Interview with Jason Van’t Slot who has completed the Worlds Toughest Cycling Race.

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After doing an interview for Jason Van’t Slots website I was very fortunate to start networking and looking into his background and story. I realised very quickly we had very similar upbringings and a lot of the same beliefs. Jason is a competitive cyclist from South Africa who has completed the WORLDS TOUGHEST MOUNTAIN BIKE RACE among other high profile cycling events and did I mention he has Cystic Fibrosis?

This blog is one of the first i have done as an interview format but hopefully you enjoy it and can take a lot of positives and tips from the blog. People with this mindset can help teach anyone with or without Cystic Fibrosis a successful attitude towards living.

Hi Jason can you introduce yourself and give us some background information please:

I am a 21 year old cyclist, and Bachelor of Commerce student from Cape Town, South Africa. My greatest sporting achievement would be completing the 2015 Cape Epic (the world’s toughest mountain bike race) and the first person with cystic fibrosis (cf) to do so (age 20). I am an optimistic person who has always been involved in sports throughout my life.

Age of diagnosis?

8 months with a life expectancy of 10

Your Sporting background?

Predominantly cycling (both mountain biking and road) currently. However I had played football (soccer) for 10 years and 4 years at club level. As well as various sports I tried for in school such as cricket, basketball, as well as mixed martial arts.

Do you feel like Cystic Fibrosis and Cycling have similarities and do you feel they help each other?

Absolutely! Not only cycling but sport in general. I owe my health a lot to the fact that I have always been a sportsman. I find that cycling and cf do complement each other very much. From a health perspective, just the positioning of the bike provides one with an opening of the chest (mountain biking in particular with the current trend of wide bars). Just think about the natural position of when someone is trying to cough or ease intense coughing, instinctively one leans over slightly or rests in something in that position. In addition the positioning of your chest leaned over gives one a form of postural draining. I have found that when I have an exacerbation and I go for a ride (even an easy one) I feel mucus the draining, I start coughing it up as is it were quite watery and looser. I find that riding my bike helps clear my chest much more than fluttering, breathing exercise and percussion and it is a much more enjoyable way of doing it (I am not suggesting that one does not do the traditional cf related pulmonary exercises). This is controversial, but I find that the stereotypical cf physique actually suites the cyclists physique of a smaller frame, more suited to climbing and a better power to weight ratio. I used to joke with one of my doctors that I was one of the few cfs trying to lose weight. You could say I found a sport allowed me to turn what could be perceived as a weakness into strength.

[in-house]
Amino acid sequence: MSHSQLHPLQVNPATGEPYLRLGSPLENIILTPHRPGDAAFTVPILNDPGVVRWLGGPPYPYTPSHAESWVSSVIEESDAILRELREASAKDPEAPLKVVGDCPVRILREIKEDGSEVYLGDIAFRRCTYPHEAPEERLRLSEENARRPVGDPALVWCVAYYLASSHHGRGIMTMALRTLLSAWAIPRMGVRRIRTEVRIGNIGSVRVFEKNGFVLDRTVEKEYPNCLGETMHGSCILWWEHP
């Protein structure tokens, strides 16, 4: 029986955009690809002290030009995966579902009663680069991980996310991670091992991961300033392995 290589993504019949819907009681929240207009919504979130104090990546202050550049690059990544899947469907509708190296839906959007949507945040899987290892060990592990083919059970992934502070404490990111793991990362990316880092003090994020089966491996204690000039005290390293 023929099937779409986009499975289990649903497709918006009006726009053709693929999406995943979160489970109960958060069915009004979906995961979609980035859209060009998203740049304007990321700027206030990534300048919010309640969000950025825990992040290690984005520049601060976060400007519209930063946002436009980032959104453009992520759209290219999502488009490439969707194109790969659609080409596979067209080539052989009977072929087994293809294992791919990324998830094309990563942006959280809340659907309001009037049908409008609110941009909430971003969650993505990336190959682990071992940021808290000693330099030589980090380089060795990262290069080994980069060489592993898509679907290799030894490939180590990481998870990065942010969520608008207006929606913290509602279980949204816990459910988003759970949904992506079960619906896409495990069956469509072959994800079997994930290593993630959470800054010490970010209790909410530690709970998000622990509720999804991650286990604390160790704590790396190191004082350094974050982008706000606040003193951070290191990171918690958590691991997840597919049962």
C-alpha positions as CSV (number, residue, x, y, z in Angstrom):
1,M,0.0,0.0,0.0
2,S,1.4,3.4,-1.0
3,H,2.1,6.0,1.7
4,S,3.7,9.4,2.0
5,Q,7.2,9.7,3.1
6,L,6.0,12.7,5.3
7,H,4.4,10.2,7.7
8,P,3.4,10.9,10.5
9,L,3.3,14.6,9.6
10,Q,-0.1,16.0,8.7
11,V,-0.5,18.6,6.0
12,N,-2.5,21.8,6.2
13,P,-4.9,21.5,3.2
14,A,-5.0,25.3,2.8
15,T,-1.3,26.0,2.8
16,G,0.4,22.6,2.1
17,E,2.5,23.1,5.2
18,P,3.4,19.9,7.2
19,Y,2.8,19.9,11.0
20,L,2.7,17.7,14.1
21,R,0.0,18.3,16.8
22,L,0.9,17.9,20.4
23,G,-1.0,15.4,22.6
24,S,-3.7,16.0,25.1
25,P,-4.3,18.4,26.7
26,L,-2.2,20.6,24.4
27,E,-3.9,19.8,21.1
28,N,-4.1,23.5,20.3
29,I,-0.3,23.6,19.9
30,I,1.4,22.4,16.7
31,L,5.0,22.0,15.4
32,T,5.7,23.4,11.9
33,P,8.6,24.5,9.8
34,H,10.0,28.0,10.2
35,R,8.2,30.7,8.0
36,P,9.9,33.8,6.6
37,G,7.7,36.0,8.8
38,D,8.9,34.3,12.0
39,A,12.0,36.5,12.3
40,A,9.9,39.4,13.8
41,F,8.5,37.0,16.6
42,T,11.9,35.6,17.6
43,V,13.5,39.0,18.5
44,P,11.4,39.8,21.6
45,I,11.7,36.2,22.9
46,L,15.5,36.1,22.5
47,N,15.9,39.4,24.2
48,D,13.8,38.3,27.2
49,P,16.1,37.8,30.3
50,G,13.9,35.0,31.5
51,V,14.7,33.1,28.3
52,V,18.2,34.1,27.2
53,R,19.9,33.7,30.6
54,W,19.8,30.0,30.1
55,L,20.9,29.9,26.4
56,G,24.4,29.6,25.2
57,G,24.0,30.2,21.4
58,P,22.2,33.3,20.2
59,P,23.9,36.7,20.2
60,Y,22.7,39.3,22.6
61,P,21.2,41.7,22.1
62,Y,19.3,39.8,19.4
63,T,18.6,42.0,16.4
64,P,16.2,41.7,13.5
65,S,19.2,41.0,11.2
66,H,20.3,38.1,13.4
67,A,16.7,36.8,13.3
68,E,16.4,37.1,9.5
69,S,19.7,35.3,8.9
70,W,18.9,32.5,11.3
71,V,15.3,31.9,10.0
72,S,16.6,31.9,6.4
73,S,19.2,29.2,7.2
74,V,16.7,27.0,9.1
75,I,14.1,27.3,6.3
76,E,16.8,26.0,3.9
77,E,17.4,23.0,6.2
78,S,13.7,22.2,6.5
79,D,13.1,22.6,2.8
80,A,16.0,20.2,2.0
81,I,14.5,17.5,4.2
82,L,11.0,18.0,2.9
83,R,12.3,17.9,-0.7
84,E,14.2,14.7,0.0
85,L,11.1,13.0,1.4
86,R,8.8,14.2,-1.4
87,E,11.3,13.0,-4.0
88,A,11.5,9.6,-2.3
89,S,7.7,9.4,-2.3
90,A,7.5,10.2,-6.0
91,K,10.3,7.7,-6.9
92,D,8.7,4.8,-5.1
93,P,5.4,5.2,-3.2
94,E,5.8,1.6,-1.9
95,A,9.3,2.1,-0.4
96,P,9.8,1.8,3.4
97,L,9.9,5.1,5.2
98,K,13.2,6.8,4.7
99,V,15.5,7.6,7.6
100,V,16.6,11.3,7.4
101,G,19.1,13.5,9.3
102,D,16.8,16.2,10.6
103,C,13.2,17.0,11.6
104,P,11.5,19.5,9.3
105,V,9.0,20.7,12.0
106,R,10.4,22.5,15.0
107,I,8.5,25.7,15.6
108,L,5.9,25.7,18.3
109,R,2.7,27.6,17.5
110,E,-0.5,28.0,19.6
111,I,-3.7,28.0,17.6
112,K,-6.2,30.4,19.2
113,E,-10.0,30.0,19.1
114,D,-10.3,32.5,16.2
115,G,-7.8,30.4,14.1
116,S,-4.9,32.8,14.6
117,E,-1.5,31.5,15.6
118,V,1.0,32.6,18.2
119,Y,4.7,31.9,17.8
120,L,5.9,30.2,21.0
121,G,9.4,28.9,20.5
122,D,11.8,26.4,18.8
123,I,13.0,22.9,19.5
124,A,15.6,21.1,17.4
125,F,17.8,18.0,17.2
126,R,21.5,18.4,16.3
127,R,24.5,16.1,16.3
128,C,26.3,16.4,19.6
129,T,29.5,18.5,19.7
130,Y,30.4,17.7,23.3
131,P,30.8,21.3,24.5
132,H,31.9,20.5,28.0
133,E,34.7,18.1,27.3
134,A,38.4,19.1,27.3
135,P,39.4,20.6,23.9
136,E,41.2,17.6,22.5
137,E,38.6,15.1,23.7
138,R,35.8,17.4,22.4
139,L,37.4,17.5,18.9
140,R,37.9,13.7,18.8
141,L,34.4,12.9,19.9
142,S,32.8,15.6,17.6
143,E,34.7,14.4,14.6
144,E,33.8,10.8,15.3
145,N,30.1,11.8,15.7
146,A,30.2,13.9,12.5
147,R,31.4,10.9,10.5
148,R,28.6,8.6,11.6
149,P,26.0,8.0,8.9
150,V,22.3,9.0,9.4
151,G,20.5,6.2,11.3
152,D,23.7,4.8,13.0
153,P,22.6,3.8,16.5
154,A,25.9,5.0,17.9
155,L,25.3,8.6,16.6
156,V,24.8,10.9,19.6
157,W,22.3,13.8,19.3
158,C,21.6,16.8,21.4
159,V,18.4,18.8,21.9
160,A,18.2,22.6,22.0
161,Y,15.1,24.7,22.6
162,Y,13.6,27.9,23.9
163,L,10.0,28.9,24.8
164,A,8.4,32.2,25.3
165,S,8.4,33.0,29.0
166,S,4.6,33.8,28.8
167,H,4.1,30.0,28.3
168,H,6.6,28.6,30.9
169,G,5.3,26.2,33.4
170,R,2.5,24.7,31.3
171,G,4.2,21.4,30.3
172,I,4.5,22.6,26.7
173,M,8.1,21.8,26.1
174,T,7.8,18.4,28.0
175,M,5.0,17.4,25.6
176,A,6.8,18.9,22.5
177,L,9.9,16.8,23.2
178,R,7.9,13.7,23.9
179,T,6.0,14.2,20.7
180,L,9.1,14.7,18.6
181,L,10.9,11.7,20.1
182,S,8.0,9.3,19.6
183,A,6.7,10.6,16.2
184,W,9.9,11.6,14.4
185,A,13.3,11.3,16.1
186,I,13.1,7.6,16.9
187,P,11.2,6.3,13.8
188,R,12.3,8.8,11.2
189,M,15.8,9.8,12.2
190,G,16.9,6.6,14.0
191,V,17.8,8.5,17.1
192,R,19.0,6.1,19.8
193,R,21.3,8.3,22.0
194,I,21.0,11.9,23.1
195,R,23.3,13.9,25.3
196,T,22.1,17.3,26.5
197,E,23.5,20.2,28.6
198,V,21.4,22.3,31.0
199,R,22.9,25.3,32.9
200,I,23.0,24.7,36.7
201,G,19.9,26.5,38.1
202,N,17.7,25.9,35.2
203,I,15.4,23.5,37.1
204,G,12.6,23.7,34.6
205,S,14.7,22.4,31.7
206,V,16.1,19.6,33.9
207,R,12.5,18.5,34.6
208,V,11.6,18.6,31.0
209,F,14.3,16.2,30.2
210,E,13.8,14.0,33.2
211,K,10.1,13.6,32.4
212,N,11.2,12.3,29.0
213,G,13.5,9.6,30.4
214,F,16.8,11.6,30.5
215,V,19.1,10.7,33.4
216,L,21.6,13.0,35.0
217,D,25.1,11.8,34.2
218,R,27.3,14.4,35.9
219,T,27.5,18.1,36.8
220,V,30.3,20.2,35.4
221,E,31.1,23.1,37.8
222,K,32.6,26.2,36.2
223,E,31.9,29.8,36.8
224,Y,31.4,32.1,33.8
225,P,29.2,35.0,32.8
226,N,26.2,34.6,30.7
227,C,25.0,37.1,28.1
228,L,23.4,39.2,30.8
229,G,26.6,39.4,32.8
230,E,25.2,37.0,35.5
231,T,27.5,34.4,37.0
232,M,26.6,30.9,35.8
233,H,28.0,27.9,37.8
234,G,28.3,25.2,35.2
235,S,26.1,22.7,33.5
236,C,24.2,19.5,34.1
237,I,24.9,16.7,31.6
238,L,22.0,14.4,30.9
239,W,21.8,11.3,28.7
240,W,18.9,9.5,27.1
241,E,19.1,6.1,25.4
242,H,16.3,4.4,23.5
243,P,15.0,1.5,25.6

Fantastic, I’m not the only one who has to lose weight now and then for a fight. What motivates you daily and do you have any tips to stay motivated?